A brief history
The origins of the shruti box can be traced back to the Chinese sheng, an ancient wind instrument still in use today, which makes sound when air passes through small bamboo reeds. These free-reeds were later to influence a new family of Western instruments, including the harmonica, accordion and harmonium.
Christian Gottlieb Kratzenstein (1723-1795), Professor of Physiology at Copenhagen, was credited with the first free-reed to be made in the Western world after winning the annual prize in 1780 from the Imperial Academy of St. Petersburg. The new metal reeds were used in the harmonium, a foot-operated bellows instrument invented in Paris in 1842 by Alexandre Debain. The harmonium proved to be very popular in small chapels and churches as it was smaller and much less expensive than the pipe organs of the day.
A later version of the harmonium was developed which enabled the bellows to be operated by hand, and which featured a smaller keyboard and less stops (the small knobs pulled out to create a sustained note). This lighter, more portable instrument was taken by travellers to India where it was adopted by the native musicians and further refined to suit the folk and classical music styles. The keyboard was finally removed to make a new, smaller instrument designed solely for the purpose of producing sustained notes and chords to accompany singers and musicians. It was called the sur-peti and later became known as the shruti box.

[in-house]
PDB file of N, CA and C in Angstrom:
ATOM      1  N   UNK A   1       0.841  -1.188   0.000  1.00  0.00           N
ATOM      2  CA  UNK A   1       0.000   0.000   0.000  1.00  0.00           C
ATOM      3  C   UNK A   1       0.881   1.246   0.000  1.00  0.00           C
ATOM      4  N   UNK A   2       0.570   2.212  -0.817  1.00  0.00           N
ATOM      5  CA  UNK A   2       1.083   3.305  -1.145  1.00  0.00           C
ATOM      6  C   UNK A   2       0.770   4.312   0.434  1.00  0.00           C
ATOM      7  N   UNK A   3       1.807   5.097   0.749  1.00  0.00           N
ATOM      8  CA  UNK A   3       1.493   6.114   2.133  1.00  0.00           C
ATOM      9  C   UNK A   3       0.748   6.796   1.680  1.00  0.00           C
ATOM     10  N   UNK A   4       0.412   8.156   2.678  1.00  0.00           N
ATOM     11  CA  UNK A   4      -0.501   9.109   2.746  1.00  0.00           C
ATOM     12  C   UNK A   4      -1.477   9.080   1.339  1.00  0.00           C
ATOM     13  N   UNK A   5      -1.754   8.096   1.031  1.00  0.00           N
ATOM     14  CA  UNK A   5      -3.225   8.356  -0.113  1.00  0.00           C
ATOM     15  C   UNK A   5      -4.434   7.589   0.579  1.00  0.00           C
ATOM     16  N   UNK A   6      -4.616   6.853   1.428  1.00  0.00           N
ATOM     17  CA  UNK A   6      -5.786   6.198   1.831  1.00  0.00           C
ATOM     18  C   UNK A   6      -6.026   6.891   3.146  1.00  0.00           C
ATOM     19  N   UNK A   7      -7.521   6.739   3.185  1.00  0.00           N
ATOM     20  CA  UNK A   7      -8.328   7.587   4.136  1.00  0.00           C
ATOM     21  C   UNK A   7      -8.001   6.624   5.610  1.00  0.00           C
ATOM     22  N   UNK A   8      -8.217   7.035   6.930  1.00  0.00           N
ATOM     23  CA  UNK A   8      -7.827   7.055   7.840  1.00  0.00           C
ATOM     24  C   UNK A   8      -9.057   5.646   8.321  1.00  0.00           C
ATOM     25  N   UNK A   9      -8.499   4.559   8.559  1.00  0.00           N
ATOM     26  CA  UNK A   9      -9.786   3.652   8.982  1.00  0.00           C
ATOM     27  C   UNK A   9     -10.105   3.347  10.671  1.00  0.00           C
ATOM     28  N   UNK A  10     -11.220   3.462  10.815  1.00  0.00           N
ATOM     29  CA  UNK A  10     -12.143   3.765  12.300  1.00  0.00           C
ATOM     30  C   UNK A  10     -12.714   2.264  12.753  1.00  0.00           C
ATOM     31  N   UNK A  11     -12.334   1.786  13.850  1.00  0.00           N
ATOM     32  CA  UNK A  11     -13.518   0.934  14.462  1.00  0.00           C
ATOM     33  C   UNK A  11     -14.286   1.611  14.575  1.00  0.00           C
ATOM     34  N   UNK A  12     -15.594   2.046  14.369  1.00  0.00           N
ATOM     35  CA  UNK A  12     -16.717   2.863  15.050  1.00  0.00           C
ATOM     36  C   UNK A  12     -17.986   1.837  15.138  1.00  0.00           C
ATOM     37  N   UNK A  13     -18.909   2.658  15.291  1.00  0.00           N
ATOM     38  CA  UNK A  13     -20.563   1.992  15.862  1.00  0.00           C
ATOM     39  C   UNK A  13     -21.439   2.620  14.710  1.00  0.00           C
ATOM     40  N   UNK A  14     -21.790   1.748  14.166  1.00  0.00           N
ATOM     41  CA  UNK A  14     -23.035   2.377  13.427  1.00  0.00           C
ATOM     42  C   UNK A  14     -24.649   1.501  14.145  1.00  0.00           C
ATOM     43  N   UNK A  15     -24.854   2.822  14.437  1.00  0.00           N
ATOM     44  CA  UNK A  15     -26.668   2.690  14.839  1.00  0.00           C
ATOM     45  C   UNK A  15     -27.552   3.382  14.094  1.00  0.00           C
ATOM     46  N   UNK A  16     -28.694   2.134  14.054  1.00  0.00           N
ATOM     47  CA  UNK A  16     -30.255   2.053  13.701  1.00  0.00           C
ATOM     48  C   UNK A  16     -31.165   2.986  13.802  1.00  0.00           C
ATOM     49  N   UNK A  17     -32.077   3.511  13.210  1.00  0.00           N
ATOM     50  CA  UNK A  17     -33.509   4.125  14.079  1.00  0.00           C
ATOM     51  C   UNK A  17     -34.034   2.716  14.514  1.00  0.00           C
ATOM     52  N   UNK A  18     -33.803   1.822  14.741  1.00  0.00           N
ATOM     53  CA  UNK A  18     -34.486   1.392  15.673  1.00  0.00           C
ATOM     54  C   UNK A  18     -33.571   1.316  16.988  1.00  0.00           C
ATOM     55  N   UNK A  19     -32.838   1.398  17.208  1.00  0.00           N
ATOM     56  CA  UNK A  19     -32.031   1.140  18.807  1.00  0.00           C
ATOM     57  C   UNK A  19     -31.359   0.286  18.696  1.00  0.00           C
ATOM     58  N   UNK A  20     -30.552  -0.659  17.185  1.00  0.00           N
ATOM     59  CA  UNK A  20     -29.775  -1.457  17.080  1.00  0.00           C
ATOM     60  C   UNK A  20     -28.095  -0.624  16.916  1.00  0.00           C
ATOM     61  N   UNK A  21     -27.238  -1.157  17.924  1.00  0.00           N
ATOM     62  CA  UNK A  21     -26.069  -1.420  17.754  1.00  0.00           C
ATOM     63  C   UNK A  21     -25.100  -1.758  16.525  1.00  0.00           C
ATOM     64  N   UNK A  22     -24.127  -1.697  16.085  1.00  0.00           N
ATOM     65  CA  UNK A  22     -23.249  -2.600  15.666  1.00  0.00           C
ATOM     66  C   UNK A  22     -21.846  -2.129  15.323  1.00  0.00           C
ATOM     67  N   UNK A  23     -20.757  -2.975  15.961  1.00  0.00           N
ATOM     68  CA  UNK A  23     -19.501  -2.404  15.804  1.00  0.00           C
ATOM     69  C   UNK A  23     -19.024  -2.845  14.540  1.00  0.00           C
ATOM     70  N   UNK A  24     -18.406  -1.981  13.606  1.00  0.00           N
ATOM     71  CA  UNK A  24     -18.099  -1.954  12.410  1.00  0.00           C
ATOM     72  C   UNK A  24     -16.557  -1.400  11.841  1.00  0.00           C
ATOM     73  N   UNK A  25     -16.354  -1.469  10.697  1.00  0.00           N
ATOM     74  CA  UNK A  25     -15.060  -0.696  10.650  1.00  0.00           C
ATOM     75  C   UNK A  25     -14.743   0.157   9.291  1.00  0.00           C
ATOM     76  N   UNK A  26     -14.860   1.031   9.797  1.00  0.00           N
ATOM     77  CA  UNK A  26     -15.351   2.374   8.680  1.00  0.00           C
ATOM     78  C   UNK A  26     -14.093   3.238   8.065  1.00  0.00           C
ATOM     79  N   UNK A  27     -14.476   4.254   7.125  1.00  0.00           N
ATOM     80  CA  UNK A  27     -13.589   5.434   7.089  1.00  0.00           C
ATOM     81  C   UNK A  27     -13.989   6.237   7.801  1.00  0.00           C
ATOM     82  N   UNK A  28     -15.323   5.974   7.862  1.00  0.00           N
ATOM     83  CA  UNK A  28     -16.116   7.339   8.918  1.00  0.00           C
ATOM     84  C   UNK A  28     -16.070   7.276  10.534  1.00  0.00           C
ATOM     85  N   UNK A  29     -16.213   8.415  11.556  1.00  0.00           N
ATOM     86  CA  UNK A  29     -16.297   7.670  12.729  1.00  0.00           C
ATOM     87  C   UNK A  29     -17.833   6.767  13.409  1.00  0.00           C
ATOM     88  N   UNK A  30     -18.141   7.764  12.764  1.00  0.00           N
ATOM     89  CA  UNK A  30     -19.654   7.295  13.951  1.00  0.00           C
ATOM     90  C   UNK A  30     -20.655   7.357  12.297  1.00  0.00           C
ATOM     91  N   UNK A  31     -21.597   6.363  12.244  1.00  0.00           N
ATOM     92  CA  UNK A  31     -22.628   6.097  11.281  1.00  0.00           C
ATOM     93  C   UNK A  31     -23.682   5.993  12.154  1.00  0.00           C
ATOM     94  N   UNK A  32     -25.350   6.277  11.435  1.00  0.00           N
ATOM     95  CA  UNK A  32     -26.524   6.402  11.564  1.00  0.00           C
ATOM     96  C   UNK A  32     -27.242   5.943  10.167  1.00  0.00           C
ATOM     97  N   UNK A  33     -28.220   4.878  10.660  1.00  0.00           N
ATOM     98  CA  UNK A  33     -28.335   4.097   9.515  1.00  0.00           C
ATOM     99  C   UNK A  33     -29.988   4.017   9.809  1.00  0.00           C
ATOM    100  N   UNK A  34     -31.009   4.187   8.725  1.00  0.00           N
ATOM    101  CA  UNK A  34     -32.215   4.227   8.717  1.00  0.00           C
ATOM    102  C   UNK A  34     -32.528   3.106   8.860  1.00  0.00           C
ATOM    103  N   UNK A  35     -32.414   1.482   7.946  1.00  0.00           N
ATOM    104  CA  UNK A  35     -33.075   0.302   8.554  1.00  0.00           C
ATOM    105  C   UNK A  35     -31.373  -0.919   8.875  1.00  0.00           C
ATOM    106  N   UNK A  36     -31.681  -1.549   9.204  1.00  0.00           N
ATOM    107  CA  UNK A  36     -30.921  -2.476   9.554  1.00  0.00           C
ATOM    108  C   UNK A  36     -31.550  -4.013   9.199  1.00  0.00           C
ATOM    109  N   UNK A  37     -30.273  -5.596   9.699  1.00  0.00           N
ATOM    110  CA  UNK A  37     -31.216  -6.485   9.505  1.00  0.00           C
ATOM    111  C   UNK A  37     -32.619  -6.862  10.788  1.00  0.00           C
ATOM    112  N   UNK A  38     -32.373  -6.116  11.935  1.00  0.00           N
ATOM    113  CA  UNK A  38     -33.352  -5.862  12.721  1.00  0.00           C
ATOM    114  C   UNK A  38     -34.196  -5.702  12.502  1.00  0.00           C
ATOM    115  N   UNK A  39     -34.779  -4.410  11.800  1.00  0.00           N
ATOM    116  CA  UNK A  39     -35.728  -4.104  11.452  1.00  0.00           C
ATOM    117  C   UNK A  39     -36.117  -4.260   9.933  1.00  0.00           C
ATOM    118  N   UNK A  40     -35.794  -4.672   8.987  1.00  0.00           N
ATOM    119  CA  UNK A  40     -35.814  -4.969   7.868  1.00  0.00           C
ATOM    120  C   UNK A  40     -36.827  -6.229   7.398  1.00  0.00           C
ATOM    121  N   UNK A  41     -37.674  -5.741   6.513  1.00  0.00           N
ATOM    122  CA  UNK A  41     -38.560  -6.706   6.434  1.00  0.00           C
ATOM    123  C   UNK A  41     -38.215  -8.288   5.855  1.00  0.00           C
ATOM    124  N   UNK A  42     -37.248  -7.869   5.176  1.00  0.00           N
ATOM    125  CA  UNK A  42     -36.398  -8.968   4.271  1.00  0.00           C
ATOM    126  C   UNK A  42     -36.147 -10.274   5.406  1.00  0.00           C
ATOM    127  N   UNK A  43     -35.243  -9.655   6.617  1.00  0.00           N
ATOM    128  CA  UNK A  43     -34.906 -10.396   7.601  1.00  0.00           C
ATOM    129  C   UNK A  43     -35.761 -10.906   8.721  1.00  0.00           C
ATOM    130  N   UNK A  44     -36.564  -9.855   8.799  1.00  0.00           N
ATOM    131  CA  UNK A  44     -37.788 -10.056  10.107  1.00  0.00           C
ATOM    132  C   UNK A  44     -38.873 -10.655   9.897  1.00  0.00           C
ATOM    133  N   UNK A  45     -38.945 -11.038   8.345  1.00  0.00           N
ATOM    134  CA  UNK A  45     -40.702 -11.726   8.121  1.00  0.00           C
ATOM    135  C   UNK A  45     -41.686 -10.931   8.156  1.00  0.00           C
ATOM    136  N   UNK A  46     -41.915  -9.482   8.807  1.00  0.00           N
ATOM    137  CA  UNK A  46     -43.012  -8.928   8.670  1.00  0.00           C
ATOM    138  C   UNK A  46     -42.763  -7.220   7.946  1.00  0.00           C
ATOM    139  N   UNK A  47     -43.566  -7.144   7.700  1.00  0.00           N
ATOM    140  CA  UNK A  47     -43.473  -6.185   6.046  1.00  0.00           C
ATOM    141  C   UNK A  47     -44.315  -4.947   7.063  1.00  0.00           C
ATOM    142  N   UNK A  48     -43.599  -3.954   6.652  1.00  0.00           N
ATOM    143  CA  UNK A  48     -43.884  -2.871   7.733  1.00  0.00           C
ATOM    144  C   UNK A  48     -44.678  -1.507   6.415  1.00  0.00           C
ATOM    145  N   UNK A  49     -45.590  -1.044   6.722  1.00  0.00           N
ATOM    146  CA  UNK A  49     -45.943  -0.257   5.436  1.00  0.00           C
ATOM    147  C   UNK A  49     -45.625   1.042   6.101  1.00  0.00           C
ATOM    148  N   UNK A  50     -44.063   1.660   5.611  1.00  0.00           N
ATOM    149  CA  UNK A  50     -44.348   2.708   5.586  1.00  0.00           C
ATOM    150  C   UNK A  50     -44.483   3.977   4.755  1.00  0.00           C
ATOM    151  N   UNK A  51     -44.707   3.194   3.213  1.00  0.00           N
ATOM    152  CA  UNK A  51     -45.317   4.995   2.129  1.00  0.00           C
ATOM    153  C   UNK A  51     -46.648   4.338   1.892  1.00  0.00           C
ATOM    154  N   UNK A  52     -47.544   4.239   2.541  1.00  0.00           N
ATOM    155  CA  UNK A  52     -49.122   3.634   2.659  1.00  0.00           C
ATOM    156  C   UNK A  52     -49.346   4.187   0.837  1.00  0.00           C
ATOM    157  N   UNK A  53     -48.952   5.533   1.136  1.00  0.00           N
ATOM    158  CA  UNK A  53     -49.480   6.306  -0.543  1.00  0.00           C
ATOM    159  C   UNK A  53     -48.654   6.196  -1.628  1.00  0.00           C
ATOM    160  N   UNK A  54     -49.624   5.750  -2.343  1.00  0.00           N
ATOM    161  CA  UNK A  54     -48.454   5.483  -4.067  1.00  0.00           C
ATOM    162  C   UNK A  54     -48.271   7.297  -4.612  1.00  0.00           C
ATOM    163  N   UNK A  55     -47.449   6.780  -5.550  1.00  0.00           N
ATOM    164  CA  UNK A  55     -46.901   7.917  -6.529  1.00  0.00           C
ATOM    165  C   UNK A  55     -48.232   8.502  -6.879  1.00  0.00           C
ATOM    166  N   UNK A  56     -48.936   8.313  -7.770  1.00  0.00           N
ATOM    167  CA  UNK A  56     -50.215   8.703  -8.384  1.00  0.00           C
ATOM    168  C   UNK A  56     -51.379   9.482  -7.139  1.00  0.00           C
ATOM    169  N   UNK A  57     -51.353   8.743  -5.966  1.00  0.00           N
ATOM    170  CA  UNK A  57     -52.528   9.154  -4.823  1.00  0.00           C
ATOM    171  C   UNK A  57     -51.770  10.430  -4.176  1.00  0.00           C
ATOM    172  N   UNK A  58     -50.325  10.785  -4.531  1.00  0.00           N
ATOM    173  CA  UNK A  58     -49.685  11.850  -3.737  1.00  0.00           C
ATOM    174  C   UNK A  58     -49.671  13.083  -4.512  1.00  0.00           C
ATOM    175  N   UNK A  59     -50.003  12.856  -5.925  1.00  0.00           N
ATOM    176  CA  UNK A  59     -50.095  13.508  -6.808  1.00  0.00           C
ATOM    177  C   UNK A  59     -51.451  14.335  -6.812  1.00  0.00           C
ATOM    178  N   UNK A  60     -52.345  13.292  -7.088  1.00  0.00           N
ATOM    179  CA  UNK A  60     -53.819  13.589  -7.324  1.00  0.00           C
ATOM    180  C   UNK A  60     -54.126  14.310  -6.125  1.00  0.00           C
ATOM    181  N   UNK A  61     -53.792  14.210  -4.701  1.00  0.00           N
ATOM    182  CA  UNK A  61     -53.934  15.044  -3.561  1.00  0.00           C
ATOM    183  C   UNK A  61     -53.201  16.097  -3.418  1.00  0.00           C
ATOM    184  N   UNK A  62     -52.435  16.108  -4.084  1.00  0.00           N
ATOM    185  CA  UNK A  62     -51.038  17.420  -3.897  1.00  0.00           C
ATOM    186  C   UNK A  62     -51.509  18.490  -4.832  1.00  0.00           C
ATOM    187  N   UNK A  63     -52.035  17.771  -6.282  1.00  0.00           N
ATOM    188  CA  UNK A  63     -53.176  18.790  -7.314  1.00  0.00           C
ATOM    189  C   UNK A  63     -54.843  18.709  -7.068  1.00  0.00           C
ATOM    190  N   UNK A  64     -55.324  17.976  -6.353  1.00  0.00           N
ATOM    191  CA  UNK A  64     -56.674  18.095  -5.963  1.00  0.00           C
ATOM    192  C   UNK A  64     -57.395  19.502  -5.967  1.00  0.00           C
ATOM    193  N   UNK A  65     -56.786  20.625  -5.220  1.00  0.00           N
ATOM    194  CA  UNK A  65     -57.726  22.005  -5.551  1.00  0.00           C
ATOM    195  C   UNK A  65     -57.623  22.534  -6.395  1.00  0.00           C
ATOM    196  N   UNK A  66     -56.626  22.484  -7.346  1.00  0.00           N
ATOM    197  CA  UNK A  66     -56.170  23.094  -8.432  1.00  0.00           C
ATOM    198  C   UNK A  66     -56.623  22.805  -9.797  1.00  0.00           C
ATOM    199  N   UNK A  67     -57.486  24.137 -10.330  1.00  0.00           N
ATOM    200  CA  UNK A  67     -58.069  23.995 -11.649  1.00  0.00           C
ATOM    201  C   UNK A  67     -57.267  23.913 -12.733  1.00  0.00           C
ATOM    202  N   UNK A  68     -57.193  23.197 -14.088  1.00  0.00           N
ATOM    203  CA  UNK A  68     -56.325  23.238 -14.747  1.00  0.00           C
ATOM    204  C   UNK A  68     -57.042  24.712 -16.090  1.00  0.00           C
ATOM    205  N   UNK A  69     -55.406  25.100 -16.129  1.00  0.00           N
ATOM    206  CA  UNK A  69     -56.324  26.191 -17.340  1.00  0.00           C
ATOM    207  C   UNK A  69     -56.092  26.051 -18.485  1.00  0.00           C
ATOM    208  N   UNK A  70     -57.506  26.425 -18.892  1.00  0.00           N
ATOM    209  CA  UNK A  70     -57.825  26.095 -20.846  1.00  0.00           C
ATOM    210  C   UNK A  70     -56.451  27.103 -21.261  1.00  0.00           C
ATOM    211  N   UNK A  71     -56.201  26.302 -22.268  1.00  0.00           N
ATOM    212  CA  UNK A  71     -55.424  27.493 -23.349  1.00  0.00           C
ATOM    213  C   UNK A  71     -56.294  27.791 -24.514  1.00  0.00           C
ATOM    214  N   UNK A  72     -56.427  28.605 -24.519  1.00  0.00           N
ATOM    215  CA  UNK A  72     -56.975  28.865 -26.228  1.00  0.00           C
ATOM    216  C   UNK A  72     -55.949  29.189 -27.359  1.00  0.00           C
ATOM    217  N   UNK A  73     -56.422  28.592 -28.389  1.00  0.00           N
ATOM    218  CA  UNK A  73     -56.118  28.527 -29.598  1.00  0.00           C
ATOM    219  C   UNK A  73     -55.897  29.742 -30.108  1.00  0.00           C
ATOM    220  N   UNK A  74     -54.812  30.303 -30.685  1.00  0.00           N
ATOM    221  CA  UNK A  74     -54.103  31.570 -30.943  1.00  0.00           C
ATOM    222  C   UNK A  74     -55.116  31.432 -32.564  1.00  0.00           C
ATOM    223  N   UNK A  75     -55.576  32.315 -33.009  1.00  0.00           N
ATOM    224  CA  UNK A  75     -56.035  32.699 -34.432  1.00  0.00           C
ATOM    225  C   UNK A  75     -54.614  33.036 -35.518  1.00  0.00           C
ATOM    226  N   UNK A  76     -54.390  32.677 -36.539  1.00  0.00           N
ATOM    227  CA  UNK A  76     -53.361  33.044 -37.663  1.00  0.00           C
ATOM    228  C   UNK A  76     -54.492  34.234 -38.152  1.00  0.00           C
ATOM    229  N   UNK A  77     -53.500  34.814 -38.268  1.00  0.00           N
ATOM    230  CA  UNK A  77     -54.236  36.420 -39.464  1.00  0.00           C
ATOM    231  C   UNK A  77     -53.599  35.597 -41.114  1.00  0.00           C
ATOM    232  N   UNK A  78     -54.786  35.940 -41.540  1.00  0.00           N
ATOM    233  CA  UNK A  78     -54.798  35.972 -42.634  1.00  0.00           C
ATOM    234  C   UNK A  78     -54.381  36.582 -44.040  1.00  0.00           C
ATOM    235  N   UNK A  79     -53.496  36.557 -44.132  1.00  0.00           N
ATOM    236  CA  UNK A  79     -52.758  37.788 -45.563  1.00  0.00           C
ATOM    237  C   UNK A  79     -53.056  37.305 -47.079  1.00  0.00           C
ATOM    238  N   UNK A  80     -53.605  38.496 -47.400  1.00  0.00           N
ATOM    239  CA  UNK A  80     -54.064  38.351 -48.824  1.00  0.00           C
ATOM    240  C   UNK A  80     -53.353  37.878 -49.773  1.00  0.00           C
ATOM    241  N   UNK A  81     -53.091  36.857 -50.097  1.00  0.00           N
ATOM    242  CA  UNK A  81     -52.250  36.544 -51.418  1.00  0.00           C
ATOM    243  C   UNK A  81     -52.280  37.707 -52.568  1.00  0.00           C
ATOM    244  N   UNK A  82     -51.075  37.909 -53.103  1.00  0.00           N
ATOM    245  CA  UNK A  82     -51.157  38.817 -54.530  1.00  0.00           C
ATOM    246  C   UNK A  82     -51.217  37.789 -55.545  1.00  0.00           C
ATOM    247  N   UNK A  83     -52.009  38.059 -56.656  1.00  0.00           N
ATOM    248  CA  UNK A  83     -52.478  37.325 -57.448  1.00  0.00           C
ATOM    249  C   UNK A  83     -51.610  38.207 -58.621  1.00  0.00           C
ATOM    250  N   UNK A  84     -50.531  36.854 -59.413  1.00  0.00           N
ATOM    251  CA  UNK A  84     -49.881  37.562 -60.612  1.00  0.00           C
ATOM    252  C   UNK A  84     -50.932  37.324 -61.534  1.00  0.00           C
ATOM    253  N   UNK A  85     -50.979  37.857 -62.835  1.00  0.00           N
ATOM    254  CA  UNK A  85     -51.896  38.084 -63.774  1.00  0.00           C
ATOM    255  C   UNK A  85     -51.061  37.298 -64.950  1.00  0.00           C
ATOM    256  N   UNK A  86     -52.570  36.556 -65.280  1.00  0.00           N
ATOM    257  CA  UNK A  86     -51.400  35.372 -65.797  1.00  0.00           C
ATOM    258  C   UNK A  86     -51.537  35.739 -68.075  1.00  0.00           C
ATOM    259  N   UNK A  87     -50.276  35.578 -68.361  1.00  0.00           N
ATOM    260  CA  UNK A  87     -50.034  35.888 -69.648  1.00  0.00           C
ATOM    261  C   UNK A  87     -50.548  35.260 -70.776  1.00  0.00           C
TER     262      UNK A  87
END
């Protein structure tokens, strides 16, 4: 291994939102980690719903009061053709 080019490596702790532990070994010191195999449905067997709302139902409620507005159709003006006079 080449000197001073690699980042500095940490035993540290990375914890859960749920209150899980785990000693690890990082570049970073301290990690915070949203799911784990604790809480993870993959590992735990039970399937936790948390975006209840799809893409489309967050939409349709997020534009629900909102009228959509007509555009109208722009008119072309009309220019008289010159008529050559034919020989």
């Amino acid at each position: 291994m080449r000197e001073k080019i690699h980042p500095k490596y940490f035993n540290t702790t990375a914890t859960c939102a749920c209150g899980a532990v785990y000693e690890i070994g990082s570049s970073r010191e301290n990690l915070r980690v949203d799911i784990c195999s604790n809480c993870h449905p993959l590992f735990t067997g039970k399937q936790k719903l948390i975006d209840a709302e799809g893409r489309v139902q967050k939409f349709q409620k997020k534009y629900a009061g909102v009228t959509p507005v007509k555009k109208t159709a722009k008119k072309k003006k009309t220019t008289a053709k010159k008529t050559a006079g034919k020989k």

In the 1960s travellers to India began bringing shruti boxes back to the West. The poet, Allen Ginsberg was one of the earliest well-known players to use it to accompany his poetry readings. Since then the shruti box has slowly crossed geographical boundaries and musical genres to become a true world music instrument.